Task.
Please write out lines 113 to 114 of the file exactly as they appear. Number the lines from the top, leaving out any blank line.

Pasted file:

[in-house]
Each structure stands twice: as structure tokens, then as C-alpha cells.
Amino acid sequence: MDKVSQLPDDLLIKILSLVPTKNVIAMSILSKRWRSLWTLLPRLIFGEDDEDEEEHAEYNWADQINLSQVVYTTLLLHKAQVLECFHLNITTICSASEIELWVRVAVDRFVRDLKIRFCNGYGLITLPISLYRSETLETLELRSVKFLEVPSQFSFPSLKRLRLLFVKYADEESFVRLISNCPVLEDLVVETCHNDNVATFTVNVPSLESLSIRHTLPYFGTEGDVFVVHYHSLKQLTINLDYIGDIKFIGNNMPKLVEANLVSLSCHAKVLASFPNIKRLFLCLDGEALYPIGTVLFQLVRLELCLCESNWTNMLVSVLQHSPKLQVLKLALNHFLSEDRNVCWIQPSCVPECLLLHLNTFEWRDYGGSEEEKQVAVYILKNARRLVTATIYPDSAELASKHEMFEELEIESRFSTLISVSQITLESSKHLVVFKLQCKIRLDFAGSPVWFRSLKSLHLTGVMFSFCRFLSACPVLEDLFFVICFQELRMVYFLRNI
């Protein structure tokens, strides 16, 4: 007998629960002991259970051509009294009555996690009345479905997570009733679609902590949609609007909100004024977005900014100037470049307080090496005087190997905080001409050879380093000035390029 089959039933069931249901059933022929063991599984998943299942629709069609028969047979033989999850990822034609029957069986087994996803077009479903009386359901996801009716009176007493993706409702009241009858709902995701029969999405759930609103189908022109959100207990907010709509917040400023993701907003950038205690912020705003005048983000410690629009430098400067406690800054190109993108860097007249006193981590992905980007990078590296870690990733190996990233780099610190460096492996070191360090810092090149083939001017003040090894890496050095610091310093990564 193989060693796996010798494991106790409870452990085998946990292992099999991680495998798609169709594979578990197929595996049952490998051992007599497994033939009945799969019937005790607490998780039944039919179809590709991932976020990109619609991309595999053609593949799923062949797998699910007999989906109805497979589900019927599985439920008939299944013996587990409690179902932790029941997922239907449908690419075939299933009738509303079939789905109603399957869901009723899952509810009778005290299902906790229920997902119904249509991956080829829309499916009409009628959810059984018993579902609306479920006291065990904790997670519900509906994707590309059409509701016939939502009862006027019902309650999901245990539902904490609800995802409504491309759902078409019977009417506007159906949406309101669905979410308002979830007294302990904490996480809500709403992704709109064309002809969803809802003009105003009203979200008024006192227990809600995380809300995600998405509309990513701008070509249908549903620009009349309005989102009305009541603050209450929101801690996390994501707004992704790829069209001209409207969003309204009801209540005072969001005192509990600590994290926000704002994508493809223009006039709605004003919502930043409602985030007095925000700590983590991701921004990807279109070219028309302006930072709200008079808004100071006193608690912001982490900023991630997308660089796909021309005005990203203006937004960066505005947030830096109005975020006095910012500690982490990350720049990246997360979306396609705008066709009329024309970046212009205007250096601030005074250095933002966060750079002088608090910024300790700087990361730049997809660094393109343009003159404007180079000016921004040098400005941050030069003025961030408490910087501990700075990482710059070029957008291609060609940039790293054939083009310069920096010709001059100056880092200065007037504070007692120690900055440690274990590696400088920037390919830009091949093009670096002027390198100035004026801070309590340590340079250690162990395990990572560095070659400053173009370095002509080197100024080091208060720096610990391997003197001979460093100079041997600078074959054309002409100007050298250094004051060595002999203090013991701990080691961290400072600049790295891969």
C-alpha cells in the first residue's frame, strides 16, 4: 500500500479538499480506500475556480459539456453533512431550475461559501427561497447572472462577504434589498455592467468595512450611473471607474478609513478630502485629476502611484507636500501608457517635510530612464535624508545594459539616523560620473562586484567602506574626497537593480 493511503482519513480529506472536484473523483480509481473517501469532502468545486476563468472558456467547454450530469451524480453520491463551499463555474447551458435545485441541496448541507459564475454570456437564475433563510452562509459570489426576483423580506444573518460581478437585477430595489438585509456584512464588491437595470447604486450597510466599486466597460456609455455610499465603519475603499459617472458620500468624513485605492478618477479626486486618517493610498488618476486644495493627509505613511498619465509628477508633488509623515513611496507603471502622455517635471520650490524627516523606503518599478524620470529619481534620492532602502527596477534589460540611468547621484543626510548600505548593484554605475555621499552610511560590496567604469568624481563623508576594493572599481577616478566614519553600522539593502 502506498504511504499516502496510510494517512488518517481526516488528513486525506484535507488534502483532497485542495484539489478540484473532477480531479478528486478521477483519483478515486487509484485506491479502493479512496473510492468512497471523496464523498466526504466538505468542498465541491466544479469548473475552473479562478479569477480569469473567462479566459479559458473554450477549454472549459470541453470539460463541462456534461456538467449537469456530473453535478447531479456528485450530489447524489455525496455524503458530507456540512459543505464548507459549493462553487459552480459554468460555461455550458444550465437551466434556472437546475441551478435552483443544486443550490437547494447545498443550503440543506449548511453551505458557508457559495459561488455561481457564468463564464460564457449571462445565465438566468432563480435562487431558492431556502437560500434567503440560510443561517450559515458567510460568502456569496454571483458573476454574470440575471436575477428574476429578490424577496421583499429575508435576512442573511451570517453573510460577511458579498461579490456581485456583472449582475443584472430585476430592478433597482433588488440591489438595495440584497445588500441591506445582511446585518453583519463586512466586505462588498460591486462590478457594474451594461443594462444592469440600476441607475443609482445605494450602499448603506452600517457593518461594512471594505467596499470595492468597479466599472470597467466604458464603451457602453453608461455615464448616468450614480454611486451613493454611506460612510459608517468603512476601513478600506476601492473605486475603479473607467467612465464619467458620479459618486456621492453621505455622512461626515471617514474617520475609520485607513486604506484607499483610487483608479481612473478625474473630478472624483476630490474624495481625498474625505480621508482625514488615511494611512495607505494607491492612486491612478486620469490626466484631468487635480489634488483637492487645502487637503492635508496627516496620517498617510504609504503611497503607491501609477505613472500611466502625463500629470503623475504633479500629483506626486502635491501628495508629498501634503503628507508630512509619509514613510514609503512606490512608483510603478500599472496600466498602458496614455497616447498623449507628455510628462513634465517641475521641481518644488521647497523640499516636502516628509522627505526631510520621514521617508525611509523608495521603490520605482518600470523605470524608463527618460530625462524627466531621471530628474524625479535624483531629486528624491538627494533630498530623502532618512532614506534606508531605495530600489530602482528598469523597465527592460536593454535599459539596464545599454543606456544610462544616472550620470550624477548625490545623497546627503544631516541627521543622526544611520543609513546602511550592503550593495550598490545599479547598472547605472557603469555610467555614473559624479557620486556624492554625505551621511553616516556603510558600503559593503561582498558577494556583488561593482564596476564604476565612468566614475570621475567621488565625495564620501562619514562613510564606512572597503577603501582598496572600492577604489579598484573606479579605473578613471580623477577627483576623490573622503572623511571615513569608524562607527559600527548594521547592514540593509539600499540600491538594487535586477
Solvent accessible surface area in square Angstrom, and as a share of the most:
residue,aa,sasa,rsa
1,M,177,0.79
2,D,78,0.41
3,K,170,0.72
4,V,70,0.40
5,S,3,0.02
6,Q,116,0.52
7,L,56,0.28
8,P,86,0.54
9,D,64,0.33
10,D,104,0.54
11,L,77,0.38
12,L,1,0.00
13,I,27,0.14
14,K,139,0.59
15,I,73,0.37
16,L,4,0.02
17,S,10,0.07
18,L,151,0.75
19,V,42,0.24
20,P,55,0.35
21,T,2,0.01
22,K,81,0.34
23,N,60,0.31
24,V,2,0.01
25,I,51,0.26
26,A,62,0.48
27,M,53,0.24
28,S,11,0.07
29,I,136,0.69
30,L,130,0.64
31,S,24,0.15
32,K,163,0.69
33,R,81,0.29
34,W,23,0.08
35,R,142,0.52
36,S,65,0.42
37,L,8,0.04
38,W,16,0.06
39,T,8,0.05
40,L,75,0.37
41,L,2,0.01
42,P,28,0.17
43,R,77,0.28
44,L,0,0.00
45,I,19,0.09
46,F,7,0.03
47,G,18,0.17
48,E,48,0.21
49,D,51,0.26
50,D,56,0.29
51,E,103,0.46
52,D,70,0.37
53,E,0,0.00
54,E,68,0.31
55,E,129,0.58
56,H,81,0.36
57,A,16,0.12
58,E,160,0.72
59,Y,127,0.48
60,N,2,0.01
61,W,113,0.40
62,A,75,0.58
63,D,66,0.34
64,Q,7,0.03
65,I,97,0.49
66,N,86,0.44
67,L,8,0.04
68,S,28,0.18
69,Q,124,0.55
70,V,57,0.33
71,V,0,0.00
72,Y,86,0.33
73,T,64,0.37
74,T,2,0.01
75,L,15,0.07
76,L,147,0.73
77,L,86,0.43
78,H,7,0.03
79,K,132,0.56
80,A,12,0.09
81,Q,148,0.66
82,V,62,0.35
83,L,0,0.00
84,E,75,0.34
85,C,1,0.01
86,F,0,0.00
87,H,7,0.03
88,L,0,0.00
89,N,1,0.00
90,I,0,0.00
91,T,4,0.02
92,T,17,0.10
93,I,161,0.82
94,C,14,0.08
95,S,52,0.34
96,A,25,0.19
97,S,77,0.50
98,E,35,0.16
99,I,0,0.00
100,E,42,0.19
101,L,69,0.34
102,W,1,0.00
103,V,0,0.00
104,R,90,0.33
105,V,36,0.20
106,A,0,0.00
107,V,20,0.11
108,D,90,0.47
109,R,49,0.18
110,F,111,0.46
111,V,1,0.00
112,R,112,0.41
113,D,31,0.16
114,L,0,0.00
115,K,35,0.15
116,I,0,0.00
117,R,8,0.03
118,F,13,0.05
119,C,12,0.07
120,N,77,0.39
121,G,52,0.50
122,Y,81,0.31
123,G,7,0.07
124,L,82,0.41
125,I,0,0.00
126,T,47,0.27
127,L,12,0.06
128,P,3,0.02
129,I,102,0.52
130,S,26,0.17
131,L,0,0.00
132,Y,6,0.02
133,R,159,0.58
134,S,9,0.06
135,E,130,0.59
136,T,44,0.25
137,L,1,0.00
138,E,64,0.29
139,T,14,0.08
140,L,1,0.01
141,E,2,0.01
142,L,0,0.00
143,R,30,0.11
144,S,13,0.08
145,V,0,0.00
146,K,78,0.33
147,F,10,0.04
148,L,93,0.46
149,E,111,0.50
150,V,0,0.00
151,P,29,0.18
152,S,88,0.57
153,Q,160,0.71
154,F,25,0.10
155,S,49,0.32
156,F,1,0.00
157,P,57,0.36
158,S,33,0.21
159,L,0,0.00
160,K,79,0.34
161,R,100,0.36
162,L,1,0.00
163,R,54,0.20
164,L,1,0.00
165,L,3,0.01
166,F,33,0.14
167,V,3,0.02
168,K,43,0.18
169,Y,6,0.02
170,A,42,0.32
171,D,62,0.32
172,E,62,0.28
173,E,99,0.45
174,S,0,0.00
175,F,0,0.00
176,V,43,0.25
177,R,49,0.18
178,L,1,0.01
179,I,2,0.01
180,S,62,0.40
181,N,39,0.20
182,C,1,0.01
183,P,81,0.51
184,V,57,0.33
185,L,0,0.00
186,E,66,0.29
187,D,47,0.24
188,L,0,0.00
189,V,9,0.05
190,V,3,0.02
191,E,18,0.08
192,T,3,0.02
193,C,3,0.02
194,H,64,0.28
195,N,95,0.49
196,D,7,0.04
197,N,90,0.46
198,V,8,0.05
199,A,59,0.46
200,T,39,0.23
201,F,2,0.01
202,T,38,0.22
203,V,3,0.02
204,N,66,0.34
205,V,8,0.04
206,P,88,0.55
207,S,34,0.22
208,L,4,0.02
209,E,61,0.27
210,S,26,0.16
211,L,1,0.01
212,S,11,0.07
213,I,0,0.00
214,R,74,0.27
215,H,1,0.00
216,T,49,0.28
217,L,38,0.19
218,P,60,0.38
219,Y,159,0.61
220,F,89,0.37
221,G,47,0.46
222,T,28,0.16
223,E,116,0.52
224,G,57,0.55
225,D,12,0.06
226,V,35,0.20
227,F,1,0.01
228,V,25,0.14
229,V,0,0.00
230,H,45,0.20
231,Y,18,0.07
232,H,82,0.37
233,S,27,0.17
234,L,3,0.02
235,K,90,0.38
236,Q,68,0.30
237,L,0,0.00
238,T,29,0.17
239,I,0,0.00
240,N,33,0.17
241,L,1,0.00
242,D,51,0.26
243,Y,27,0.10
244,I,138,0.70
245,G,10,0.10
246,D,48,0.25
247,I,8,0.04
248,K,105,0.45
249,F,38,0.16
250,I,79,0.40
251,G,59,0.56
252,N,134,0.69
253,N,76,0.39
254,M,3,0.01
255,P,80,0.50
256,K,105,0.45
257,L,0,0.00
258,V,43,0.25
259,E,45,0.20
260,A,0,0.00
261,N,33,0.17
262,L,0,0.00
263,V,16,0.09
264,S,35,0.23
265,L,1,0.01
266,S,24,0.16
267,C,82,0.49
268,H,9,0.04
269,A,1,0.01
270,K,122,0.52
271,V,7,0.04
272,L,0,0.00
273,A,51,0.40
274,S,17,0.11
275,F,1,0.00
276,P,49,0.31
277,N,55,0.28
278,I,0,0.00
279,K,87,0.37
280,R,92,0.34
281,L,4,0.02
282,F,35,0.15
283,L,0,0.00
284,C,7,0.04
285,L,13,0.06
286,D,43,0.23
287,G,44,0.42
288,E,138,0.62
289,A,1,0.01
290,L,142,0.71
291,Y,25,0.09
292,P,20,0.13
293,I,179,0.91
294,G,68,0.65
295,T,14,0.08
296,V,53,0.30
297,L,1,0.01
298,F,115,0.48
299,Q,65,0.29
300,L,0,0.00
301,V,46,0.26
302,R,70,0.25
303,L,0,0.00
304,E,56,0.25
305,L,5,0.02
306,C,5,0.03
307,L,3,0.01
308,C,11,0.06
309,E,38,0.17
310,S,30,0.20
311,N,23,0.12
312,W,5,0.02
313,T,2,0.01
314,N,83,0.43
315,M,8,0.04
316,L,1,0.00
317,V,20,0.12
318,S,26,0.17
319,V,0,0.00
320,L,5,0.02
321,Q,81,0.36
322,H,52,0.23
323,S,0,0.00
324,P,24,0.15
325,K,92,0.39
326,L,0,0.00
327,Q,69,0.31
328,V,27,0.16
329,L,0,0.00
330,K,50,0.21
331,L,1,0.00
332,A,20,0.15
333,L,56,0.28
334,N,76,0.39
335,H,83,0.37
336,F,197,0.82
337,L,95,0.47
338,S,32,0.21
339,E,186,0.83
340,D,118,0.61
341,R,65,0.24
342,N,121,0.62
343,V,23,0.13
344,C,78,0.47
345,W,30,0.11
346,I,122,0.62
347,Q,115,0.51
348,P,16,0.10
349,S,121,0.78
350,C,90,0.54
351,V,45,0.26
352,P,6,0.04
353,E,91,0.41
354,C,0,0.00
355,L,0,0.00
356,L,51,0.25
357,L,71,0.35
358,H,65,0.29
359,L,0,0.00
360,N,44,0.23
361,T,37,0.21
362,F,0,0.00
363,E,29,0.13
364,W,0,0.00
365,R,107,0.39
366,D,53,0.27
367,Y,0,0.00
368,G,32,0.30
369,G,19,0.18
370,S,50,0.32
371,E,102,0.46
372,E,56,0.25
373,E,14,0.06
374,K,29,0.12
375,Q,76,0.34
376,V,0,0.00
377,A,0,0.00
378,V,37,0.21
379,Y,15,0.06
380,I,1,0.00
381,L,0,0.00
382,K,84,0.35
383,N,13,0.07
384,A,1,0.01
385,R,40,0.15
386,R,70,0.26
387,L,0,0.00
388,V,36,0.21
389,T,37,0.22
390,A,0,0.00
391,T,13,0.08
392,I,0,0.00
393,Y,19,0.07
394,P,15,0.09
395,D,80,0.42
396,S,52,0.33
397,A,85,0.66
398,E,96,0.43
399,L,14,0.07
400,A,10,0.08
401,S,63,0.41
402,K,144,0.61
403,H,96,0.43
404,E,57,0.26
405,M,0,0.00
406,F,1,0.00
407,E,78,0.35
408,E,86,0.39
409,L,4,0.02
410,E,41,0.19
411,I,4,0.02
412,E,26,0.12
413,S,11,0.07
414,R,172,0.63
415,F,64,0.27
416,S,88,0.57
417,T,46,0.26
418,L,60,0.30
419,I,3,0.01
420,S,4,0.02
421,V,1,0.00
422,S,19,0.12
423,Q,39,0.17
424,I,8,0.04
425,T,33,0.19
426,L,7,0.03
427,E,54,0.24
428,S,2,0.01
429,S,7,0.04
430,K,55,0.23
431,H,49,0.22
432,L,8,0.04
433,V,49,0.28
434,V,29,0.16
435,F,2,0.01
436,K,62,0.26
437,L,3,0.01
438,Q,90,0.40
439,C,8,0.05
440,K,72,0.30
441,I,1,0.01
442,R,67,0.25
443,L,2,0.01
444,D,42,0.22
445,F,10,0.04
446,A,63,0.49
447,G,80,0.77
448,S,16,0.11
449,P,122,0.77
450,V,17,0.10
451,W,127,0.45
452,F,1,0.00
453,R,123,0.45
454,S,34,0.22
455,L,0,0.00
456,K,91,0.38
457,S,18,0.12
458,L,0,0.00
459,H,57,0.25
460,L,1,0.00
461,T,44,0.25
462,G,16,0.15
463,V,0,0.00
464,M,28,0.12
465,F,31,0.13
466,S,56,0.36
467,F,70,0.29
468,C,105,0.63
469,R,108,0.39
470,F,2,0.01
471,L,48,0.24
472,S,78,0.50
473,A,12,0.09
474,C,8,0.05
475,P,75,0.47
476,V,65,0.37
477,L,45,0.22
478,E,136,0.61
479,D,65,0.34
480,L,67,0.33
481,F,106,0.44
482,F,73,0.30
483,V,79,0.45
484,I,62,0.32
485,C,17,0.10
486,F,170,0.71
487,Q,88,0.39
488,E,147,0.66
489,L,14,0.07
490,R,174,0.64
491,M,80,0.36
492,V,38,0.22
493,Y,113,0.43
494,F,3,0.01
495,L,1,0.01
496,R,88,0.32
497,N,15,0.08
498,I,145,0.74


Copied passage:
106,A,0,0.00
107,V,20,0.11